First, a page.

We could start with the dictionary definition of fun, but that's not very Saints Row, is it? Not unless this particular dictionary flips you a V-sign before launching out of a cannon, writing the words over the clouds, parachuting back down with a prostitute and landing in a penthouse. That explodes.
Saints Row The Third is a relief, like stretching after being locked in a box for hours. It's an end-point for the evolution of a series that began life as a straightfaced and somewhat crass GTA clone, but with this iteration finally emerges from that shadow. Saints Row The Third feels fresh, and the reason for that is the value developers Volition place on three little letters: f-u-n.
The game doesn't so much do its own thing as attempt to do everything (except be serious). It's why the dictionary definition wouldn't have helped anyway - what Saints Row is all about is unique to videogames. Every single game depends on the player's agency, but this thing is obsessed: encouraging it, indulging it, rewarding it. It wants you to do, well - anything.
Let's be clear: this isn't a revolutionary game, and 'go anywhere, do anything' remains a sandbox catchphrase rather than a literal description. But this is a special game.
Every single weapon has a uniquelyanimated melee attack that smashes your target right in the sack (or crack, equality fans). No messing, and no coy camera angles either - there's no doubt where the shotgun barrel is being slammed, or what its effect will be on the unfortunate. Ladies get the same groin-bruising treatment, and crumple in exactly the same way.
Give a player a nice, neat open world and they'll enjoy it for a day. Give them the tools to author total havoc in an unscripted world while acting like a sociopath, and they'll do it forever. Call it empowerment, escapism or moral corruption, the fact is none of us will ever pilot a jet through an urban centre, nevermind call an airstrike on a traffic jam. You probably wouldn't want to.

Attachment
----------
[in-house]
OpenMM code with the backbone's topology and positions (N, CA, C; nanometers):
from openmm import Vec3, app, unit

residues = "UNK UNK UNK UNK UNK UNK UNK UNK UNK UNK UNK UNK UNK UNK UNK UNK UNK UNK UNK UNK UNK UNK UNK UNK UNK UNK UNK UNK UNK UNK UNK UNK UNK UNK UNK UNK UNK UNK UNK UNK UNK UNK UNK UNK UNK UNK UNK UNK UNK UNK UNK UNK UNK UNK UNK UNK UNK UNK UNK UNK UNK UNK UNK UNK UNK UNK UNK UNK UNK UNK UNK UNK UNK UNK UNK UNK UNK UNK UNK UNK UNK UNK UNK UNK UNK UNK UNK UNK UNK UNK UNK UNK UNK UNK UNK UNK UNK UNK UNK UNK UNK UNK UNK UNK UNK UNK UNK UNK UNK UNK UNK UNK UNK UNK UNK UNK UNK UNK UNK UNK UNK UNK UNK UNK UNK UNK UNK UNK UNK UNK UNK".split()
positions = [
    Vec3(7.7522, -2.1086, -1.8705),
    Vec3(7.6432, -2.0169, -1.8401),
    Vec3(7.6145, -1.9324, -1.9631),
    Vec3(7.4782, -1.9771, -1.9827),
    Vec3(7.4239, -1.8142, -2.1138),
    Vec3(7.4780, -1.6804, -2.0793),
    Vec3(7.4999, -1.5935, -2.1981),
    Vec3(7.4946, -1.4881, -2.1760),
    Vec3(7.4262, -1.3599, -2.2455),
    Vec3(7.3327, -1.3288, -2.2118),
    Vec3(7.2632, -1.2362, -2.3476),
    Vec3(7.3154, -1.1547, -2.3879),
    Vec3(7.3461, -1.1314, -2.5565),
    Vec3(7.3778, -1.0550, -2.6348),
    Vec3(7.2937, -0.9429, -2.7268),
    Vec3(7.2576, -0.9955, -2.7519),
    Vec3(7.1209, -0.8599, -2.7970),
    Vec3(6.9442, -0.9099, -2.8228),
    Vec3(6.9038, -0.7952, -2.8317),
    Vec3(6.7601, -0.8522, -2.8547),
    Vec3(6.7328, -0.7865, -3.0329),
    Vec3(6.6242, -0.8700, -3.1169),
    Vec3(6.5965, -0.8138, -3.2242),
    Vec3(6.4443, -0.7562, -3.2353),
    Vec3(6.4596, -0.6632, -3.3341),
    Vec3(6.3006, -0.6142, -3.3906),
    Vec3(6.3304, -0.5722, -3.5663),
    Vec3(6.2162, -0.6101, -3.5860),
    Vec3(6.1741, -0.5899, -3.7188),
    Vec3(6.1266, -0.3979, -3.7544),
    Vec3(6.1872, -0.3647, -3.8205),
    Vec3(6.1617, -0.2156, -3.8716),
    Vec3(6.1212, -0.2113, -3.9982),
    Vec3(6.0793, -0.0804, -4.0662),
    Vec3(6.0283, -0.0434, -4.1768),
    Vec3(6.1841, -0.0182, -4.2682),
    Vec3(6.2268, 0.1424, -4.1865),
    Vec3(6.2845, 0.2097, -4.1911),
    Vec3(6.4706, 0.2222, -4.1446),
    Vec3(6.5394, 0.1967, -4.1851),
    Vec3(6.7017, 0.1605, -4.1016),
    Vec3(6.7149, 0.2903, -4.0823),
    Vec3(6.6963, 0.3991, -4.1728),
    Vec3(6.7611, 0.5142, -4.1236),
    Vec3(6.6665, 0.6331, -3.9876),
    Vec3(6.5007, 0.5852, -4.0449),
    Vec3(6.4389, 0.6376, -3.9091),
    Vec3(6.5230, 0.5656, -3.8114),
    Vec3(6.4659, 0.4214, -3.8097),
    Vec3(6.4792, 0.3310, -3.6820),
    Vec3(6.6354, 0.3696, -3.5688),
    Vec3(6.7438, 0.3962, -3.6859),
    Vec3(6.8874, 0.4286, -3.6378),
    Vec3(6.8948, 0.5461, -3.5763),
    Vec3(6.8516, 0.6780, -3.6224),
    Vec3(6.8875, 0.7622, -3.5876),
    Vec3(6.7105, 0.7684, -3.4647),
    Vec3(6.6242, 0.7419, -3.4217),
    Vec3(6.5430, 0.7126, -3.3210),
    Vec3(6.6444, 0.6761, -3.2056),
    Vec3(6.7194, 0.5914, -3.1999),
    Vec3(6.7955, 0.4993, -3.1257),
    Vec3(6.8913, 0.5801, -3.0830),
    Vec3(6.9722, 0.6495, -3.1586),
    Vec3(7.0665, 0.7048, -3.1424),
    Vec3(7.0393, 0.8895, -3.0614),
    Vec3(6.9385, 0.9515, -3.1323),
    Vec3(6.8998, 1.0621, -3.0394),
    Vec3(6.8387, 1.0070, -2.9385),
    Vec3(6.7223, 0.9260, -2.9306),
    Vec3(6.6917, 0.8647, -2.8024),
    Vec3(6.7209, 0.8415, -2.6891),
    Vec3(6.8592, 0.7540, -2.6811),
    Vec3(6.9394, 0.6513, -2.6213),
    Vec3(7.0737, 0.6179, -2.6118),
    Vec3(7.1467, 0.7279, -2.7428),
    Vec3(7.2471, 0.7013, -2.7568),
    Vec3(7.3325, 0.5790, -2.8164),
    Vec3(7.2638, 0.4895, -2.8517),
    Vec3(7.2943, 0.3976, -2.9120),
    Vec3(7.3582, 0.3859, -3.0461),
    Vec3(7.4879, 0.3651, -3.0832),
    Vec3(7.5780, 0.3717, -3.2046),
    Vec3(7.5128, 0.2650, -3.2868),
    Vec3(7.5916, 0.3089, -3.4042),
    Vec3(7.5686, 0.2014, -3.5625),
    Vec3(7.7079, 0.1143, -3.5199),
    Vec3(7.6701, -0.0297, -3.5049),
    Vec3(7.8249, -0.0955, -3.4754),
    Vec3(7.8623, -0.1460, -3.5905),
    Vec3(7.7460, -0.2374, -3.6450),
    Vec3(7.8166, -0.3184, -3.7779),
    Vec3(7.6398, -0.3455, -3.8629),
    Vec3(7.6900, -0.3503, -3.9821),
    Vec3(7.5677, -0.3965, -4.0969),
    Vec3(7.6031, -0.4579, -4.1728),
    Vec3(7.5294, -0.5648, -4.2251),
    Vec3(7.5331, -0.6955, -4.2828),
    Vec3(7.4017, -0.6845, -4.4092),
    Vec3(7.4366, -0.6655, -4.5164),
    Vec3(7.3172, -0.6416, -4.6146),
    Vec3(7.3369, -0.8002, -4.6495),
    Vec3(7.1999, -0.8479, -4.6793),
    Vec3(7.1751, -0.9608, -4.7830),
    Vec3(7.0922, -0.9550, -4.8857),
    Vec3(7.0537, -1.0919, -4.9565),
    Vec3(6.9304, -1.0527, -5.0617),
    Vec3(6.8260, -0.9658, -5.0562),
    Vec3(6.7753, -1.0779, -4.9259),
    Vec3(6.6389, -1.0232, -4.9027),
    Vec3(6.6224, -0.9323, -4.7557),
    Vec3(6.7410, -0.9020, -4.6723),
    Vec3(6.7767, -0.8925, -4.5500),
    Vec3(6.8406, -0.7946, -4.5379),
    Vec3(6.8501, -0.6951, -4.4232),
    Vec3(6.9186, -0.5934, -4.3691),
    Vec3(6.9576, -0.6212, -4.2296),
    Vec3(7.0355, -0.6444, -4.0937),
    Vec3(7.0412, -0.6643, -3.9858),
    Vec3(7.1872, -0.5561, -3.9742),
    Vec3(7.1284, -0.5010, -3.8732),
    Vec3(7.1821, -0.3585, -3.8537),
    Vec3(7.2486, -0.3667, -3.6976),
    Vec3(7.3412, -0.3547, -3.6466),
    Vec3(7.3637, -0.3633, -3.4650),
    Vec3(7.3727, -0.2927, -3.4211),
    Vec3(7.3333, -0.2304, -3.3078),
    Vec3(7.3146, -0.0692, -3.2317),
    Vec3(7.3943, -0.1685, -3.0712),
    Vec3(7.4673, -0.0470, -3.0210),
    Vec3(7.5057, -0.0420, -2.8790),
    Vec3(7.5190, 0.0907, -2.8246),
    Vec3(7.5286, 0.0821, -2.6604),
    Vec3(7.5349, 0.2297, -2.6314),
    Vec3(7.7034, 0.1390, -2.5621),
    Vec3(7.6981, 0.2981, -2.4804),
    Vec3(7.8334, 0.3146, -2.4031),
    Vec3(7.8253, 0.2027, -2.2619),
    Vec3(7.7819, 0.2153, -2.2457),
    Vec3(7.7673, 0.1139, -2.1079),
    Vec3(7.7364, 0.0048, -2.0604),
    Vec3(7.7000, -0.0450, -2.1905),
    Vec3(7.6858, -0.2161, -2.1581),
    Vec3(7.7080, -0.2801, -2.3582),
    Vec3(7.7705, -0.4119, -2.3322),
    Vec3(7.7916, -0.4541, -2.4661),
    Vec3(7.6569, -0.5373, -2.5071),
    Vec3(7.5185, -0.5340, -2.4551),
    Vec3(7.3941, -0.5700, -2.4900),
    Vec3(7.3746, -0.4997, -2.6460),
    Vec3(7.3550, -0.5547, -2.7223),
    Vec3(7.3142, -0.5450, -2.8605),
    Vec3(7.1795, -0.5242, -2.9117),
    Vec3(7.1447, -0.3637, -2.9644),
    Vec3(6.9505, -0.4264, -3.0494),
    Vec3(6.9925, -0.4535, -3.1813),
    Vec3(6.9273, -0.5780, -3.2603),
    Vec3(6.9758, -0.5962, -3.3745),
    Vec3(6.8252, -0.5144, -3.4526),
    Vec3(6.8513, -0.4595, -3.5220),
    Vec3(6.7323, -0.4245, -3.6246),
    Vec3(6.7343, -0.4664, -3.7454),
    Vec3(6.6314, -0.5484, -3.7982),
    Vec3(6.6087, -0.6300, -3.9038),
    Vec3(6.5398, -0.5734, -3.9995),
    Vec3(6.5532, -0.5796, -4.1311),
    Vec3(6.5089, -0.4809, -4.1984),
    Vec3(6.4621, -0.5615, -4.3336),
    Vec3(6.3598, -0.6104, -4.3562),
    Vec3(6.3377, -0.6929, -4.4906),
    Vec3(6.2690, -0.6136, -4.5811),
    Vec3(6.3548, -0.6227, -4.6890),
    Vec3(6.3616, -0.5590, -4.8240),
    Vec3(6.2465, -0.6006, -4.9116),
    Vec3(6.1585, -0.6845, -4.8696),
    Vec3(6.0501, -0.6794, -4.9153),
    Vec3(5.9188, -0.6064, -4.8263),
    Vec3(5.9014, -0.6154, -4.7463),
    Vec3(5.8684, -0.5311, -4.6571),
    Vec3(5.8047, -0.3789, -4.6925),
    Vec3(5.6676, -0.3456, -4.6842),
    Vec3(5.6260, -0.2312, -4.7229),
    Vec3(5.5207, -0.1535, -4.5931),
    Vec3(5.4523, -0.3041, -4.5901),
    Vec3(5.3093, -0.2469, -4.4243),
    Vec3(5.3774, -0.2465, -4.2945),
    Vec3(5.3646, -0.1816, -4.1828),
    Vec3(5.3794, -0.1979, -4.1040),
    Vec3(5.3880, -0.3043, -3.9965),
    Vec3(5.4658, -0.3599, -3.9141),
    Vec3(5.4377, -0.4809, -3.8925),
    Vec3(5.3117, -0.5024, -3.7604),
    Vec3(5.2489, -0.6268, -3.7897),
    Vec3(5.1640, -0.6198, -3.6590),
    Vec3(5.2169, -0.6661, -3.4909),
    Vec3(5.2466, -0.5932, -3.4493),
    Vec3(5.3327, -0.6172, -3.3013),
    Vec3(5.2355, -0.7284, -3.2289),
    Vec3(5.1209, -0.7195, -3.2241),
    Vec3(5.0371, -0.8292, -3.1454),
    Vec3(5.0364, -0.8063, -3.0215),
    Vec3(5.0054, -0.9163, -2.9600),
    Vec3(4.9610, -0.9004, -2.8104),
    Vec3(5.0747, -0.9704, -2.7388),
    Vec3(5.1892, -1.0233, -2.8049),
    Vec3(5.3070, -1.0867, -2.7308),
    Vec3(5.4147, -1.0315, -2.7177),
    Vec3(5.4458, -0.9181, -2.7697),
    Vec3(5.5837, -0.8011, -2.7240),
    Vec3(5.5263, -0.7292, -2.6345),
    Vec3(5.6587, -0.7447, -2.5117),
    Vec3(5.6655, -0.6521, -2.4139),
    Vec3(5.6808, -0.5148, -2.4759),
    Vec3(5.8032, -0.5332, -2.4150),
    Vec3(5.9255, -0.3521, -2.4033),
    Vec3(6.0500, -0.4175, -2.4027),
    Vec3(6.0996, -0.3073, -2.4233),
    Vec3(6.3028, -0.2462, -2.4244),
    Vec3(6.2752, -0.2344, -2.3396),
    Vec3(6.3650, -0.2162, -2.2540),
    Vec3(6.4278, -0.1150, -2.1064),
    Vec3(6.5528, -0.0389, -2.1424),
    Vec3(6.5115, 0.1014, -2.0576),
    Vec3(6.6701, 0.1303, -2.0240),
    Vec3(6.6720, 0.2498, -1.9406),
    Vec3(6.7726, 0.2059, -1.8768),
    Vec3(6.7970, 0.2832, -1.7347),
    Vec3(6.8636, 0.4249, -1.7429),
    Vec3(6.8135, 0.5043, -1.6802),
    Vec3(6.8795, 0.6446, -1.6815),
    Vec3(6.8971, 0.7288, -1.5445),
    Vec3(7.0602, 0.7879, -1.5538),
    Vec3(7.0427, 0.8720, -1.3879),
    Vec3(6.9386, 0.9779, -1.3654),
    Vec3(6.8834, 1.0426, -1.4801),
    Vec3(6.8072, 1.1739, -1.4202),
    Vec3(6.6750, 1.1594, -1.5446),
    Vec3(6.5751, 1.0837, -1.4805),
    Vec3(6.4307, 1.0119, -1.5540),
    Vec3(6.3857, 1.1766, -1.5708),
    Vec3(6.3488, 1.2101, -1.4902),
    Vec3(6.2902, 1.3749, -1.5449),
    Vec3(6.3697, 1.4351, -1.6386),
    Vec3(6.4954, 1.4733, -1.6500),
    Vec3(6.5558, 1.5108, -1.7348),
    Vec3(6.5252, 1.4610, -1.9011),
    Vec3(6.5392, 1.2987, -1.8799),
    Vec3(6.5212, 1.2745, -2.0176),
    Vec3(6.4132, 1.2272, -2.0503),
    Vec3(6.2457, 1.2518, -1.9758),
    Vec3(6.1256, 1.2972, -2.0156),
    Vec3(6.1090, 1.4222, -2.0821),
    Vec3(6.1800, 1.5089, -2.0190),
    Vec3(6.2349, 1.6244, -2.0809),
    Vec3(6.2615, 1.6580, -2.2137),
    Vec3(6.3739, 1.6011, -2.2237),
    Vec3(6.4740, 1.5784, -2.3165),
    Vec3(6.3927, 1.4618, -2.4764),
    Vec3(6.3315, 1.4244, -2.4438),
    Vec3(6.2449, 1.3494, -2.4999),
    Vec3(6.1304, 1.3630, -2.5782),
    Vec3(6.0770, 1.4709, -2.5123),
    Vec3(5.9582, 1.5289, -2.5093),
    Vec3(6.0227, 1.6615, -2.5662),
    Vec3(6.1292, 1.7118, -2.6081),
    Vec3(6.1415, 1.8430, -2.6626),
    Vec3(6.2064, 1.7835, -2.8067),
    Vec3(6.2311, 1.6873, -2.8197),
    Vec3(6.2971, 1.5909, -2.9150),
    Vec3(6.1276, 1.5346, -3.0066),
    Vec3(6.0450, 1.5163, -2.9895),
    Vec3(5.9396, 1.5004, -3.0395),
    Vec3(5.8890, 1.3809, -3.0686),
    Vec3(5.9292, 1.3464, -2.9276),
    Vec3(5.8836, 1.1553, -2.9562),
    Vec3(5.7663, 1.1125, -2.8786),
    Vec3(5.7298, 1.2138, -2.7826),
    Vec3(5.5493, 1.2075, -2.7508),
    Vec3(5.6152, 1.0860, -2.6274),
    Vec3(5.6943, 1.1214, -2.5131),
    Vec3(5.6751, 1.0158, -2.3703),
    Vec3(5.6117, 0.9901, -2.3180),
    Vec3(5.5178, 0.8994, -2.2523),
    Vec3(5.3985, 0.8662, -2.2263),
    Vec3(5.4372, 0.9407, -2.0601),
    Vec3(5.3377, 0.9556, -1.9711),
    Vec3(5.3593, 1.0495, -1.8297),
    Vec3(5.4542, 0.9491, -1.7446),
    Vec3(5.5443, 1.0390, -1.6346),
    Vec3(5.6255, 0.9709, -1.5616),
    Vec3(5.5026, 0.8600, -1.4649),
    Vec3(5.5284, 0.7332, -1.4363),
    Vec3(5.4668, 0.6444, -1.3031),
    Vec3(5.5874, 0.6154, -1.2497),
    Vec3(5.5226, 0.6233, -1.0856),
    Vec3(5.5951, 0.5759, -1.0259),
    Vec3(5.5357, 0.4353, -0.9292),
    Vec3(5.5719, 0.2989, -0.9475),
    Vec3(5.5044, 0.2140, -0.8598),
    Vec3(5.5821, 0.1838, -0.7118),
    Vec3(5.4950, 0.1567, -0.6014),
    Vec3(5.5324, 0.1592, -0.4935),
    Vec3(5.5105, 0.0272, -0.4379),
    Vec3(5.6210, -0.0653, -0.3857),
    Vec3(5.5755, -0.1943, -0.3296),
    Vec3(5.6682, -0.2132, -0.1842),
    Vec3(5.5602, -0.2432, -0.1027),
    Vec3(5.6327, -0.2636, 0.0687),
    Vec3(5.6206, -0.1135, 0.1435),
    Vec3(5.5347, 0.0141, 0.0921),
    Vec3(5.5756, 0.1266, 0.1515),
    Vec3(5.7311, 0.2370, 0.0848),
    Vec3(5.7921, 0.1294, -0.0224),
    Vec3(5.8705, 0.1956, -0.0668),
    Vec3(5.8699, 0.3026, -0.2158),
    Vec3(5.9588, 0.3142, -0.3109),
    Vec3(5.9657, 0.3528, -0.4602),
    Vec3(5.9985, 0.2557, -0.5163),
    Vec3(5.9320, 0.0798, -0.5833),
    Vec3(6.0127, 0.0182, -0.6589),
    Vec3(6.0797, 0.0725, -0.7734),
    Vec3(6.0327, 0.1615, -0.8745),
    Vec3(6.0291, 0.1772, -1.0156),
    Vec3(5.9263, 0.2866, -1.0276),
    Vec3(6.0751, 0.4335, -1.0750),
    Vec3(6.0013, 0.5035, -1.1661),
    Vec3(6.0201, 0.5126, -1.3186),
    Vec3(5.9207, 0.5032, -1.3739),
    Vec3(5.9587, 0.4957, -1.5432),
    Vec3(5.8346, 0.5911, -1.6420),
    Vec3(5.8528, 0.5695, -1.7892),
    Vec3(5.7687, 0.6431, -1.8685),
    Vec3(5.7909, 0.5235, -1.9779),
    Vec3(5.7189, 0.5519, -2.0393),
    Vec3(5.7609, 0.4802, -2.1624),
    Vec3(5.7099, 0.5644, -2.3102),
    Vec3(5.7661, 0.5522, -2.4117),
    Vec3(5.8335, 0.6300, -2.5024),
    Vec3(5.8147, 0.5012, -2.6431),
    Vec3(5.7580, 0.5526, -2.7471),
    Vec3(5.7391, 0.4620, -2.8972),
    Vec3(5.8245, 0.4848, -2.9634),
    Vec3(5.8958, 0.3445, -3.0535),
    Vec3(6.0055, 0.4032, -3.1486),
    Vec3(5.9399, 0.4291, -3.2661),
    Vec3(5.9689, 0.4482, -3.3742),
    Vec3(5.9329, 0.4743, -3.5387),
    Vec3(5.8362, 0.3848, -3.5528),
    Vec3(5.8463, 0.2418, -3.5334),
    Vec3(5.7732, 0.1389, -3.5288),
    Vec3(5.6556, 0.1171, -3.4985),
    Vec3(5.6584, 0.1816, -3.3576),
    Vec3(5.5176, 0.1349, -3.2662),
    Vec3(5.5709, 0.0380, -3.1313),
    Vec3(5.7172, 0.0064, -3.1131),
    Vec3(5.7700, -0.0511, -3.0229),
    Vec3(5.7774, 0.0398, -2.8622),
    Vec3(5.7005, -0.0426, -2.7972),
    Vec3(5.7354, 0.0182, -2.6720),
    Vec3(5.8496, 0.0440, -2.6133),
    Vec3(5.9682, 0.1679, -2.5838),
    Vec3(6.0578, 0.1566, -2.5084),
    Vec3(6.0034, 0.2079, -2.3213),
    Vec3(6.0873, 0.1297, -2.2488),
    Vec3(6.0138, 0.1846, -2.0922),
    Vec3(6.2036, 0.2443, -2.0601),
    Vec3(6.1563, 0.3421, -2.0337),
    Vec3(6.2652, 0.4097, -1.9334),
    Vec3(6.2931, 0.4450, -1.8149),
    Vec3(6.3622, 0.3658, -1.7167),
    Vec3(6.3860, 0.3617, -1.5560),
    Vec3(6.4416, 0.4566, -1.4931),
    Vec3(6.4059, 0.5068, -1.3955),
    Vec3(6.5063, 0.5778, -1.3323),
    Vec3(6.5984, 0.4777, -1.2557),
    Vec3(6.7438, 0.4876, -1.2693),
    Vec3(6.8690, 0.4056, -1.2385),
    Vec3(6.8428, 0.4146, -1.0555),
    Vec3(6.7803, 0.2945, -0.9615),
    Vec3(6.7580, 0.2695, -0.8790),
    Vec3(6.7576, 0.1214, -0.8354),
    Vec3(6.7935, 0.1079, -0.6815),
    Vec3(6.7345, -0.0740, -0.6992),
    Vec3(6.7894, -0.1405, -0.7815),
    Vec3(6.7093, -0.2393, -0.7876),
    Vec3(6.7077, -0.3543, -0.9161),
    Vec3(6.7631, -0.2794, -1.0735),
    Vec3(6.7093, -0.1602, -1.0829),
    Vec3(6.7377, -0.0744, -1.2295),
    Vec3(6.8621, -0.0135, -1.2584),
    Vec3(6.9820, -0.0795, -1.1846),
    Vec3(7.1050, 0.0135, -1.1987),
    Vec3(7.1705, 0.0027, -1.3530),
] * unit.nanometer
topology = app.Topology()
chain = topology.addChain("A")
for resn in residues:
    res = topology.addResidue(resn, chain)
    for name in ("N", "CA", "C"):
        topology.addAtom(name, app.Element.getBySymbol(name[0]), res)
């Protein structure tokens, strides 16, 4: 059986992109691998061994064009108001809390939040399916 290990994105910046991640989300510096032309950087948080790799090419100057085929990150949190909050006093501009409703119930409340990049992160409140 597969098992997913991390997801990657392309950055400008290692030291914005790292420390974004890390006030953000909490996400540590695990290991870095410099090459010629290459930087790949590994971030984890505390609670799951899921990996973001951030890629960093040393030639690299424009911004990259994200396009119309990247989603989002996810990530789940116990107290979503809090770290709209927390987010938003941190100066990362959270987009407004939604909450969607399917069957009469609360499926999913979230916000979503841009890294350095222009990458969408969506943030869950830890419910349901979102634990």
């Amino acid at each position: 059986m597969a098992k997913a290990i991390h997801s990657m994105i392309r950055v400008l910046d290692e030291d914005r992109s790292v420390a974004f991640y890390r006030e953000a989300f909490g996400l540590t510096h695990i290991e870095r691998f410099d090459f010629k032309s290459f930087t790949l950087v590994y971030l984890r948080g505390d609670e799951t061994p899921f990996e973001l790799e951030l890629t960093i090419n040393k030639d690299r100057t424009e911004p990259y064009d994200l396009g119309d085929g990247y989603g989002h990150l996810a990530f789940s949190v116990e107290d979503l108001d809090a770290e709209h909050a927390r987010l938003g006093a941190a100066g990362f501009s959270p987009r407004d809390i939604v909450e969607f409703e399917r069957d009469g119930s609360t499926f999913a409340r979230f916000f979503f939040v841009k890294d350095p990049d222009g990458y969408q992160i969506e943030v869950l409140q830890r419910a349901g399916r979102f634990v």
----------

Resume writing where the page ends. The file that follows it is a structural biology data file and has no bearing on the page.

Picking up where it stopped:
From one angle, these things seem like exactly what games should deliver - experiences we'll never know in real life, dialled up and with no strings attached.
Possibilities are key. You just wouldn't think of doing half the things you can here, and that's its best surprise. Why not hit people with a giant purple dildo? Headplant someone and land in a perfect pose? One mission involves a rival gang's boatful of hookers.
You can blow it up, filling the water with silicone and STDs - that's science fact - or you can assault the boat and rescue the poor ladies, reinstalling them at the Saints' base and raising your own gang's 'morale'.
In recent years, choice in games has usually meant some grim binary decision about whether to incinerate an orphanage or cut off your best mate's knackers. Developers are obsessed with consequence.
In Saints Row it's a choice between a fat lass in a spacesuit or a beefcake in a bikini; an octopus gun or a manapult; a jet or an ice cream van. The only disappointment, in fact, is that the sex appeal slider - which affects the size of each gender's relevant organs - seems far too realistic when maxed out on the male characters. Or maybe that's just us.
You wouldn't play this in front of your mother, but that's not exactly what entertainment's about (sorry, mum). In fact, it's exactly why it's so precious. Saints Row is full of things that, in an everyday context, would simply be crass and offensive.
There can't be a single ethnic group it doesn't lampoon, while no stereotype is left unused. Come release, untold millions of innocent virtual citizens are going to come to a very messy and violent end indeed. And so what?